Open Chapter Ch. 6: Formation of the Solar System
Lesson #19 A Brief Tour of the Solar System
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Lesson #20 The Nebular Theory of Solar System Formation
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Lesson #21 Explaining the Major Features of the Solar System
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Lesson #22 The Age of the Solar System
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Open Chapter Ch. 7: Earth and the Terrestrial Worlds
Lesson #23 Earth as a Planet
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Lesson #24 The Moon and Mercury: Geologically Dead
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Lesson #25 Mars, a Victim of Planetary Freeze Drying
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Lesson #26 Venus, a Hothouse World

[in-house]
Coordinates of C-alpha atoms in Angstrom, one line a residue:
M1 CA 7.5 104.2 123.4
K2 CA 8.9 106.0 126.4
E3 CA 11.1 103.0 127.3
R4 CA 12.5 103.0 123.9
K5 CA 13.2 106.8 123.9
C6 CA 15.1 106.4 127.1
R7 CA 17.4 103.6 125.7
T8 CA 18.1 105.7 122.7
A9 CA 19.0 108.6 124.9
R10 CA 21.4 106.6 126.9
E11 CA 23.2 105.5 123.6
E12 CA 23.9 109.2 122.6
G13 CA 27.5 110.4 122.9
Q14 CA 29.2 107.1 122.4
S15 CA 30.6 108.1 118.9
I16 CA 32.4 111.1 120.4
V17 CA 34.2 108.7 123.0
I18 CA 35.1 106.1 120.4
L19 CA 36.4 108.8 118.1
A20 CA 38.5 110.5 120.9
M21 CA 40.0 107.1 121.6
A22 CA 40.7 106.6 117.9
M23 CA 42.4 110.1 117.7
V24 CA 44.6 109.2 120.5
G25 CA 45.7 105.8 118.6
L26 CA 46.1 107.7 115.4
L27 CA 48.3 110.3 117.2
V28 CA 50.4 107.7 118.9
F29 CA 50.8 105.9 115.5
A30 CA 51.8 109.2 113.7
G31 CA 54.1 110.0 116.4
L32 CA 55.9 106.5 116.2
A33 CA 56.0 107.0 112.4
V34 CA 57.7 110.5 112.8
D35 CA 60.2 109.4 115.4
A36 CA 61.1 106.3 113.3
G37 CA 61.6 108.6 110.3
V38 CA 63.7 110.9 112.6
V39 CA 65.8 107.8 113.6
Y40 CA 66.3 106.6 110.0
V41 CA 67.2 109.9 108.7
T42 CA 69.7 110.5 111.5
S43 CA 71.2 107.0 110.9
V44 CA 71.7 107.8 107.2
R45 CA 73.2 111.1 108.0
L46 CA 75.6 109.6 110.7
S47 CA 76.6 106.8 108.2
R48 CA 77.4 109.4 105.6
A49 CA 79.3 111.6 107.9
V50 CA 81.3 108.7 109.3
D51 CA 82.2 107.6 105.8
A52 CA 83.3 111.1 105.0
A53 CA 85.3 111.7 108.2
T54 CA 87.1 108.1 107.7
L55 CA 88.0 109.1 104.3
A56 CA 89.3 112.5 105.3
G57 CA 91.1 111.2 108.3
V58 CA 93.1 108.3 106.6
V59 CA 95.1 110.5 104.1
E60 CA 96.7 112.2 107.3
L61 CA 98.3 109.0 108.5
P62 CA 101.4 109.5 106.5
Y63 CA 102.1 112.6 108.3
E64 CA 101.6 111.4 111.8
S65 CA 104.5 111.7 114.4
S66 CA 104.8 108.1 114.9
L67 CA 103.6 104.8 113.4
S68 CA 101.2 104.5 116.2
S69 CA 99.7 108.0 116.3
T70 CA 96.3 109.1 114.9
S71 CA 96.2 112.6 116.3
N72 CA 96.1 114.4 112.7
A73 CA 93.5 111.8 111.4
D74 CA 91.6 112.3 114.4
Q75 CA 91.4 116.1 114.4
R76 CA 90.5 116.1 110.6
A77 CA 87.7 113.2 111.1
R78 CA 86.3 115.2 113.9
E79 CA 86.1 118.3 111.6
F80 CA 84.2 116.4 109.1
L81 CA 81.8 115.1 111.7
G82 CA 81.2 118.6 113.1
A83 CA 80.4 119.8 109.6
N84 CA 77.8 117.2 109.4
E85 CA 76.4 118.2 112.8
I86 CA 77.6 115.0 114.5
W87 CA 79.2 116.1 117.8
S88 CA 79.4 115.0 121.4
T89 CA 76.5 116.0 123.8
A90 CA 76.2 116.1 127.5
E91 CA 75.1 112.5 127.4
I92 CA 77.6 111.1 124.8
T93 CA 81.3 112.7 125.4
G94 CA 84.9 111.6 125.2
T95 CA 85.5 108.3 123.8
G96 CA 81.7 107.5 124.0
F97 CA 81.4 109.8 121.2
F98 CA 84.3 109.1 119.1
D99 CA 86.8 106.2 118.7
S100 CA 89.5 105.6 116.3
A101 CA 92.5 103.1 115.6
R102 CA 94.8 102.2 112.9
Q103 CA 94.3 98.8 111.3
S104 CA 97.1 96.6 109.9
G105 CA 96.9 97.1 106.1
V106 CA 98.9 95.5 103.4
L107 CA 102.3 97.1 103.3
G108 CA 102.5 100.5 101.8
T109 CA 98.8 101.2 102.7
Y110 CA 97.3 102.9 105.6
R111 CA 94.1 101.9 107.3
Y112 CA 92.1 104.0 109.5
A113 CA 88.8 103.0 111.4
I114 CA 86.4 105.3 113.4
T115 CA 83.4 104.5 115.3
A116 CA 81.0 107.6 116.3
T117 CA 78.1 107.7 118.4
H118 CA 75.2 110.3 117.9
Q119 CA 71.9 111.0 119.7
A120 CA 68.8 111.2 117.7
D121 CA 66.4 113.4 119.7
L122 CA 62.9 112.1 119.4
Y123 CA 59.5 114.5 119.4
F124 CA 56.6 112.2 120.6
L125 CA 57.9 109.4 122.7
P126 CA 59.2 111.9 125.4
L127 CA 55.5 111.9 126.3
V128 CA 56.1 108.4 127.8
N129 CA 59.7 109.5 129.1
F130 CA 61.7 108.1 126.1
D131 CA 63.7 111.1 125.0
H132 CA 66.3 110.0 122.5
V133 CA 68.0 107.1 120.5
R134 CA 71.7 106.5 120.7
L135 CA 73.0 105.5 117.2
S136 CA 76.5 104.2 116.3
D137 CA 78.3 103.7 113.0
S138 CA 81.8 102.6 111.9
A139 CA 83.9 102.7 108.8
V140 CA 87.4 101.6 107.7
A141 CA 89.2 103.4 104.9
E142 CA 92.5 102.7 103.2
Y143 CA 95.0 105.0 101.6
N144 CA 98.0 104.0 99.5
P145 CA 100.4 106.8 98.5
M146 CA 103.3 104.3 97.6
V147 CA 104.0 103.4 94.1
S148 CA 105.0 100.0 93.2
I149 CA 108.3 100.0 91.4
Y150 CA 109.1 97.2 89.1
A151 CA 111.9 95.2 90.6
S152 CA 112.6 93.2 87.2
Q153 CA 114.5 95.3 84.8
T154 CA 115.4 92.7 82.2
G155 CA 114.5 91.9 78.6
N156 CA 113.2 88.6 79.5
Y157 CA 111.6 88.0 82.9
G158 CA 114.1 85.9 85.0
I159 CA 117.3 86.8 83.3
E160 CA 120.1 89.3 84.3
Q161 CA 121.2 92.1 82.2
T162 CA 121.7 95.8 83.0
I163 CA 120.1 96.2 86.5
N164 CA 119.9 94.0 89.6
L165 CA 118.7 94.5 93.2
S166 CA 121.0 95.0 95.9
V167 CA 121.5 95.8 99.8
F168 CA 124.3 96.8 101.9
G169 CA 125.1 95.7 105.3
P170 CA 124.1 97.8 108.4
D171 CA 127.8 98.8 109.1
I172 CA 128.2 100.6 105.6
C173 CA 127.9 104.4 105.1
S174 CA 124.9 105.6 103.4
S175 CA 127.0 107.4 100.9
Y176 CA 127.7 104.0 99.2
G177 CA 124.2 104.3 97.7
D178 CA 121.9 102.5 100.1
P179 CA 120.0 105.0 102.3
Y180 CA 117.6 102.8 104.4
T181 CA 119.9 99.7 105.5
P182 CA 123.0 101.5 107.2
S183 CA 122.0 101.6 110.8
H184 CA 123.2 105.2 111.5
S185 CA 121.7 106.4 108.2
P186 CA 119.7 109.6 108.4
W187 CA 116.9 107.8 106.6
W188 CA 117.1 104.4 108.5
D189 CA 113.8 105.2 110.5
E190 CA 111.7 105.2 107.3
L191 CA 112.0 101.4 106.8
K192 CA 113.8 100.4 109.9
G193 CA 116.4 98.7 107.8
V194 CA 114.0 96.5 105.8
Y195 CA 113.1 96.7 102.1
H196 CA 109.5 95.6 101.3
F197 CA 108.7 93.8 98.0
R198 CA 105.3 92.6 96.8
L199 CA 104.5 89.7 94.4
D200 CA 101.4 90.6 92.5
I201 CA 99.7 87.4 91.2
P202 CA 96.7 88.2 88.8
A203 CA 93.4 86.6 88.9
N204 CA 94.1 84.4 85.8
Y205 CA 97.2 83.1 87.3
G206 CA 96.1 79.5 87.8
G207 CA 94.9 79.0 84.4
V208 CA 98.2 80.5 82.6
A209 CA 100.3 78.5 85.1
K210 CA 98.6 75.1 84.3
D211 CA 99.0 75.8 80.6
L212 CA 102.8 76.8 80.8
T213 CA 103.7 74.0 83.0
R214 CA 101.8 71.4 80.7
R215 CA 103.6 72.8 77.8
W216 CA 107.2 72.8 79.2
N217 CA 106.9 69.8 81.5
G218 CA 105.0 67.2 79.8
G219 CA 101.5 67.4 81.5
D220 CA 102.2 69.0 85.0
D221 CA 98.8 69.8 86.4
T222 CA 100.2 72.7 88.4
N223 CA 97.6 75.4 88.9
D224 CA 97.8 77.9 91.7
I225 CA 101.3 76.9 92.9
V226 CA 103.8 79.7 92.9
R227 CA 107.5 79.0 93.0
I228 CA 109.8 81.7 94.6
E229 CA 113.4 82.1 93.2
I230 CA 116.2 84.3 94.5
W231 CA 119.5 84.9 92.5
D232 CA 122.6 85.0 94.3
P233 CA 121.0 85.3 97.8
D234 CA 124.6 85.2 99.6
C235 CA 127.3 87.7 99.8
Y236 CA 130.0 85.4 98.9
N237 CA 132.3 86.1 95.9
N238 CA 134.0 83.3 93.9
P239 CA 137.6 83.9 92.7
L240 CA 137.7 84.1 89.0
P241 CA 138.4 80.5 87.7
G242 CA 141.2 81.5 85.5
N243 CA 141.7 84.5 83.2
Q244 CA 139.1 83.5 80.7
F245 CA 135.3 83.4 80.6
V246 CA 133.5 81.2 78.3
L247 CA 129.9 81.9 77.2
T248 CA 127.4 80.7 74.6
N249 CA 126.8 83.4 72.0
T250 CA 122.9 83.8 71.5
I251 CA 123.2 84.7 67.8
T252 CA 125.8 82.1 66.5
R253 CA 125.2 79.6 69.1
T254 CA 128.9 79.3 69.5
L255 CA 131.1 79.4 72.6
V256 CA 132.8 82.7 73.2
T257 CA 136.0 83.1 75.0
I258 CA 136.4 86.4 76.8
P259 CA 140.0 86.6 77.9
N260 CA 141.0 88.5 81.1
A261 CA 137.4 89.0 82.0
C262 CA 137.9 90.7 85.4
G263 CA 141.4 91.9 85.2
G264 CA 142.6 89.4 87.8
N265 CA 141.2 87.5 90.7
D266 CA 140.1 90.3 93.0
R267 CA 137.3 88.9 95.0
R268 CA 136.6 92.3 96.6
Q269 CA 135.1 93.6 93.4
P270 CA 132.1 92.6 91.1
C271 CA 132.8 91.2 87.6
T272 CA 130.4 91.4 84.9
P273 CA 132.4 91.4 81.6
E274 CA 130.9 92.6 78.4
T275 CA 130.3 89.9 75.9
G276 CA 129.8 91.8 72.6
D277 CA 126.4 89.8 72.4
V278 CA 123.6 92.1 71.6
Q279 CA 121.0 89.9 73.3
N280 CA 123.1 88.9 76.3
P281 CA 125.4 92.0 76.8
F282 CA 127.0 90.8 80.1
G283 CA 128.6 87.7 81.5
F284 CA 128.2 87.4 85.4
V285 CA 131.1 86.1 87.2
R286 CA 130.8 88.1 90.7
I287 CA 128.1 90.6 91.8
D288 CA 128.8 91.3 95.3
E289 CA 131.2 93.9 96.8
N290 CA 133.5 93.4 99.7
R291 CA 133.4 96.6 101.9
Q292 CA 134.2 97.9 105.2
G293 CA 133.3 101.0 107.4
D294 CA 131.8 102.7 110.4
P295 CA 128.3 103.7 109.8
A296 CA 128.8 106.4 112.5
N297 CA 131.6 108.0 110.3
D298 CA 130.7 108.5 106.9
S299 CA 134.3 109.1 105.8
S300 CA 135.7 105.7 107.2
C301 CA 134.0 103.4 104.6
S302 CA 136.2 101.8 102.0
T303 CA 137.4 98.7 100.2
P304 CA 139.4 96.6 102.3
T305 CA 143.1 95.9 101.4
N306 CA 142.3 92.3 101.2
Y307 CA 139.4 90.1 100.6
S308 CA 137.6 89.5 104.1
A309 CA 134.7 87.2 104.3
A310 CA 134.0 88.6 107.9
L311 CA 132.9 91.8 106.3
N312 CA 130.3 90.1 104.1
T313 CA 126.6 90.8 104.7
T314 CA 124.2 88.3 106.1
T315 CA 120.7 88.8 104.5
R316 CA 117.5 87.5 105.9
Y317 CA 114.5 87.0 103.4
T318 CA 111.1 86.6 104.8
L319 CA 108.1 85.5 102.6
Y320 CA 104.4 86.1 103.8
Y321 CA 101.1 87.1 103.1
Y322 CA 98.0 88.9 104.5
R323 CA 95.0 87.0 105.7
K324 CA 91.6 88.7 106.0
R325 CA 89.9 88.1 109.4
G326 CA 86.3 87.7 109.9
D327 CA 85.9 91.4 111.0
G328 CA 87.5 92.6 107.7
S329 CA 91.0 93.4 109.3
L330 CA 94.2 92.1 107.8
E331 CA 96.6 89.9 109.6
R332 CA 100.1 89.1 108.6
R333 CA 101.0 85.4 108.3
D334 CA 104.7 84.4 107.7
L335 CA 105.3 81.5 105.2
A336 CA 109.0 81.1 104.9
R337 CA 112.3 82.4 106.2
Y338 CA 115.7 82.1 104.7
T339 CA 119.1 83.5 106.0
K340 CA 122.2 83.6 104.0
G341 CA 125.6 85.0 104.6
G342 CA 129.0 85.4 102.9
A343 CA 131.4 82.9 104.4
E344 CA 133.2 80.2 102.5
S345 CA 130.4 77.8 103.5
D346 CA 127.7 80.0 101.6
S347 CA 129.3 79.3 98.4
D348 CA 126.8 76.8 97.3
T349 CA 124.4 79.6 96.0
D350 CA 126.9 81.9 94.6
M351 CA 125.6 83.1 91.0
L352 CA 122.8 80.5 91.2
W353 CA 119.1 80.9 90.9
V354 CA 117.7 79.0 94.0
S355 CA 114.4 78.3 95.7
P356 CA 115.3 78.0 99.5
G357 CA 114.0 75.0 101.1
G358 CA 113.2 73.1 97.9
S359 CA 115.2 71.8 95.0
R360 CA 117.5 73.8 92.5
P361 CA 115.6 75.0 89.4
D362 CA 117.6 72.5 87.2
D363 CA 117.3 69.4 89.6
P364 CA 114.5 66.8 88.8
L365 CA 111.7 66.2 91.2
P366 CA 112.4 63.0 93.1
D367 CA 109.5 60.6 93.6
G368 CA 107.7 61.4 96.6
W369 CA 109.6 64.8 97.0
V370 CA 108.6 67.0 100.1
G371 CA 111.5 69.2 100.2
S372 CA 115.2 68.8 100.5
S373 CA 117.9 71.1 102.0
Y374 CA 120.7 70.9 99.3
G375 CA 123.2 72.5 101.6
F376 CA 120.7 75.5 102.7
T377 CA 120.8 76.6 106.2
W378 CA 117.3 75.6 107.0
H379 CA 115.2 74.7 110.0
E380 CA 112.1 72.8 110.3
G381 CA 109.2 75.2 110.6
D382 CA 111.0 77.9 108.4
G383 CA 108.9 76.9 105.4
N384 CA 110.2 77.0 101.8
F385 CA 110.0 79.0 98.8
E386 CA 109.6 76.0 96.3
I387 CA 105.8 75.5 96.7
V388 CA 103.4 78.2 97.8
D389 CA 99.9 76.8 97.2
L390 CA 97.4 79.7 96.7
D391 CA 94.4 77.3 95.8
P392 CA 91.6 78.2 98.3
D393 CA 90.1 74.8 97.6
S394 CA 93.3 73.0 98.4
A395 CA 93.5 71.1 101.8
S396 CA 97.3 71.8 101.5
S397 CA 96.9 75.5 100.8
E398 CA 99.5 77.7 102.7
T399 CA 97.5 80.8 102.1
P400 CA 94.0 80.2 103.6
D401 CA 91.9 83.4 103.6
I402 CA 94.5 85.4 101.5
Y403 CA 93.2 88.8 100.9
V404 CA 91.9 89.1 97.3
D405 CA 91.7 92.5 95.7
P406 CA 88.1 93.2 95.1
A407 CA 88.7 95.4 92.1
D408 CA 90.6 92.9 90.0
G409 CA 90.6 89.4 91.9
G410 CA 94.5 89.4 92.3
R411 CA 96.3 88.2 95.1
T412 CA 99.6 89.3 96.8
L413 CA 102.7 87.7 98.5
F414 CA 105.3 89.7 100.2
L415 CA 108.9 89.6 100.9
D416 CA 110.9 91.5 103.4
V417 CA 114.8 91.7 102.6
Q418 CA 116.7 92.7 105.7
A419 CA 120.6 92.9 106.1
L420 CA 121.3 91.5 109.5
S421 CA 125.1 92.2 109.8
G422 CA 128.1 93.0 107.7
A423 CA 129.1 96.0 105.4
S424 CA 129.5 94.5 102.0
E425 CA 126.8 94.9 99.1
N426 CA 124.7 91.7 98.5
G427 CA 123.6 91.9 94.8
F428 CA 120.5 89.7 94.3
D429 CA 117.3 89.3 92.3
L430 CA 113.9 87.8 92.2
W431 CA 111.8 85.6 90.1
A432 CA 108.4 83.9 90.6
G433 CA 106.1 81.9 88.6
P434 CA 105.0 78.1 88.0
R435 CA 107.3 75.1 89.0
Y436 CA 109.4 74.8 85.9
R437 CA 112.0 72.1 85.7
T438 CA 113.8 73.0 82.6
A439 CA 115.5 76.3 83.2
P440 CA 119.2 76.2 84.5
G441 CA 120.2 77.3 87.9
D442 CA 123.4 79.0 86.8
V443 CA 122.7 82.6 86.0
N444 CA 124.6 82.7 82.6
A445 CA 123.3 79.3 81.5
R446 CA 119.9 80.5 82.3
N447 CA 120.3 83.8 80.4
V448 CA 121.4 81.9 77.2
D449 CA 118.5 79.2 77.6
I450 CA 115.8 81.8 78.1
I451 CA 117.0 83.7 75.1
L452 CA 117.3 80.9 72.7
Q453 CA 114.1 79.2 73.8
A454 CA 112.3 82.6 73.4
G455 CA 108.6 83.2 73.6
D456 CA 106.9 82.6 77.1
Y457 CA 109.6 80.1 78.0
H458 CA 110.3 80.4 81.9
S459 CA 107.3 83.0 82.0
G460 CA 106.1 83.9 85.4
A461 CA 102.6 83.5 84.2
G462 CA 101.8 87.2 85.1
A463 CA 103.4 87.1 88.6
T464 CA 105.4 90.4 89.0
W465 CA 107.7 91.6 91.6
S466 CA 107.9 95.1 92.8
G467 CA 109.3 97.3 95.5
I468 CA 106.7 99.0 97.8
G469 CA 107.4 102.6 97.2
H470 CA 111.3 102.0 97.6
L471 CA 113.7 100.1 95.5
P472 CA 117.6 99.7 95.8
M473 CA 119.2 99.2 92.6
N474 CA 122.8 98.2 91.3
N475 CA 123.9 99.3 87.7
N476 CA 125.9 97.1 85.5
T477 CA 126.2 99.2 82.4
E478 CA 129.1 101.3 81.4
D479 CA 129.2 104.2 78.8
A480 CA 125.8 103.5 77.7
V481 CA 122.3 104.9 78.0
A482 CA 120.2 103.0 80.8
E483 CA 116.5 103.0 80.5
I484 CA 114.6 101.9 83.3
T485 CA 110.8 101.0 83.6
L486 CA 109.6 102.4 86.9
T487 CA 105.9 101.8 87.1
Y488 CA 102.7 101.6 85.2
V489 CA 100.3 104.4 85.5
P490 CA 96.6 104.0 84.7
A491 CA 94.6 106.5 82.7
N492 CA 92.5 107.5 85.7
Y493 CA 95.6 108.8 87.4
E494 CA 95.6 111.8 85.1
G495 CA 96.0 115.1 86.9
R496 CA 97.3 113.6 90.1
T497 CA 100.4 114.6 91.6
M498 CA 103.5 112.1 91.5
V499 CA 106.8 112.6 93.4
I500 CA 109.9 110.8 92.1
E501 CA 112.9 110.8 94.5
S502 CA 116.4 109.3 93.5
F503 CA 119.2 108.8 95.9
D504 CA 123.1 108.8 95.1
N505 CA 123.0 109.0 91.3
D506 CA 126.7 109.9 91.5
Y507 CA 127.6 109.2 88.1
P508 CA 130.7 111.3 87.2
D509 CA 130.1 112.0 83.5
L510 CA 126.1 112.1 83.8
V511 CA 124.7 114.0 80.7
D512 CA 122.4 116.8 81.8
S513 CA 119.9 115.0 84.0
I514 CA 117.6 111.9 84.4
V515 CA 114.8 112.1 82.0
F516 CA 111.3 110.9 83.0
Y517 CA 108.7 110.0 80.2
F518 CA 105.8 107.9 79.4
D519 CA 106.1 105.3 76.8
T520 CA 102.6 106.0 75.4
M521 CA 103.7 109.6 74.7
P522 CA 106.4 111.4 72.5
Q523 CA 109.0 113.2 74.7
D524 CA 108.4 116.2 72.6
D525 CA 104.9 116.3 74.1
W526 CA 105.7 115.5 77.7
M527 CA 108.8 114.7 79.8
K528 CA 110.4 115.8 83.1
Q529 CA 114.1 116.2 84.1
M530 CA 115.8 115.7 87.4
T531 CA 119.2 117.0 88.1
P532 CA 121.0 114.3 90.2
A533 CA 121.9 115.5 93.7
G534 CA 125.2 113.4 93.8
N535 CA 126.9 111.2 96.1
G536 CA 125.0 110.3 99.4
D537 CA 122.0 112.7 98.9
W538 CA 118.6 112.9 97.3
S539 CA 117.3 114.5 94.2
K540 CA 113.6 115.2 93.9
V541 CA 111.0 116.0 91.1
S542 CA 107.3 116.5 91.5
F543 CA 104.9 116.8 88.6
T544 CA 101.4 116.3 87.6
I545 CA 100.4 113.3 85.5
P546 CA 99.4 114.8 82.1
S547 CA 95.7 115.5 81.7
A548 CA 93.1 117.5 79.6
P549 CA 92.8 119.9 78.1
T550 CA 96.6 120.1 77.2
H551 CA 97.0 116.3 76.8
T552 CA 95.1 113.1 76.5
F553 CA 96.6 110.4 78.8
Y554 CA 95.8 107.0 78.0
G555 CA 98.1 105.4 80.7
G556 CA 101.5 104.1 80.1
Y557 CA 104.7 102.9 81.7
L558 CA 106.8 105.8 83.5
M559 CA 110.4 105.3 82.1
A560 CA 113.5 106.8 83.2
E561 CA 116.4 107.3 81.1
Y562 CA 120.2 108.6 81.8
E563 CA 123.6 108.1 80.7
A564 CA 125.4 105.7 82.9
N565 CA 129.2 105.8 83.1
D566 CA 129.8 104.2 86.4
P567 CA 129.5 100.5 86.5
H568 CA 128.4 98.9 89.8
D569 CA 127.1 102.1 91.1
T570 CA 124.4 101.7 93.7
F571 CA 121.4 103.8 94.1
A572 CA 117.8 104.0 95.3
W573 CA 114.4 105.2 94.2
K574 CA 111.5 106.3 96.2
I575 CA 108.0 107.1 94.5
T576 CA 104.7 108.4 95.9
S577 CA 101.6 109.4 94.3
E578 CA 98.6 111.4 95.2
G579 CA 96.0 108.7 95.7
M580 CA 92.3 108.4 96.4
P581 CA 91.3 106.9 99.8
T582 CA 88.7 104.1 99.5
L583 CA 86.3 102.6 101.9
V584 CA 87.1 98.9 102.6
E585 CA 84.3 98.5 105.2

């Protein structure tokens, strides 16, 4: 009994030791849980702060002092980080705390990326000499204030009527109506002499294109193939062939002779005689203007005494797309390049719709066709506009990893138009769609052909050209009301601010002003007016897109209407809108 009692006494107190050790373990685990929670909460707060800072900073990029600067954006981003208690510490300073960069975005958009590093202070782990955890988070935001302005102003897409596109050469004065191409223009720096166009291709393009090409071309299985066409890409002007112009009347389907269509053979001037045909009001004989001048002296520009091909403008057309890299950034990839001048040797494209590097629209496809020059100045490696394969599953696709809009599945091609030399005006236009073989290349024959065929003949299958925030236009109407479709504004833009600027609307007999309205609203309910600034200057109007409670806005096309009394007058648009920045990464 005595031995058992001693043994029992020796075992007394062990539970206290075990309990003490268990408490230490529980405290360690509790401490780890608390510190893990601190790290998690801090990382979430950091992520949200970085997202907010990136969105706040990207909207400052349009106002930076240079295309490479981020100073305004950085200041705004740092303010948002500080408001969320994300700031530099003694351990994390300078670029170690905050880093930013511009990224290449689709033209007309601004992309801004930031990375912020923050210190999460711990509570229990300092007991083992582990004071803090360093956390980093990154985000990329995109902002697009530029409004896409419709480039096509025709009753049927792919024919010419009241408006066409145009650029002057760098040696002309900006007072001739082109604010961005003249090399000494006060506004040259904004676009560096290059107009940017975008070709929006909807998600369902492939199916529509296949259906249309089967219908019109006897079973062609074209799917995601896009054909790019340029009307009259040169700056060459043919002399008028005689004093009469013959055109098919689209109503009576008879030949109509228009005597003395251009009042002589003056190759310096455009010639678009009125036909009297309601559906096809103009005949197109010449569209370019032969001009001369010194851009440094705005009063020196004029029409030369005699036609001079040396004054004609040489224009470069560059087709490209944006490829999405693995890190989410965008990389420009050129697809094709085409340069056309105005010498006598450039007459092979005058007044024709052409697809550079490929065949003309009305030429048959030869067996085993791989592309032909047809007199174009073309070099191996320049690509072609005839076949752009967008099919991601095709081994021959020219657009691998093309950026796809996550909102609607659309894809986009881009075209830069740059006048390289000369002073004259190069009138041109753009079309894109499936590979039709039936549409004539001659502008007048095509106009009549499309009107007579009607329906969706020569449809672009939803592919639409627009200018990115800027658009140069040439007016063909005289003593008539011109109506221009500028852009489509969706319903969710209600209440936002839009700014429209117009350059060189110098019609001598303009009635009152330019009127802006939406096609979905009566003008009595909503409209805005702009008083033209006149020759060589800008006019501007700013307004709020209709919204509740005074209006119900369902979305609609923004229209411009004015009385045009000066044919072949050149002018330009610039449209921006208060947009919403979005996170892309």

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Lesson #27 Earth as a living planet
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Open Chapter Ch. 8: Jovian Planet Systems
Lesson #28 A Different Kind of Planet
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Lesson #29 A Wealth of Worlds: Satellites of Ice and Rock
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Open Chapter Ch. 9: Asteroids, Comets, and Dwarf Planets
Lesson #30 Classifying Small Bodies
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Lesson #31 Asteroids
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Lesson #32 Comets
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Lesson #33 Pluto and the Kuiper Belt
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Lesson #34 Cosmic Collisions - Small Bodies vs Planets
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Open Chapter Ch. 10: Other Planetary Systems
Lesson #35 Detecting Planets Around Other Stars
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Lesson #36 The Nature of Planets Around Other Stars
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Lesson #37 The Formation of Other Planetary Systems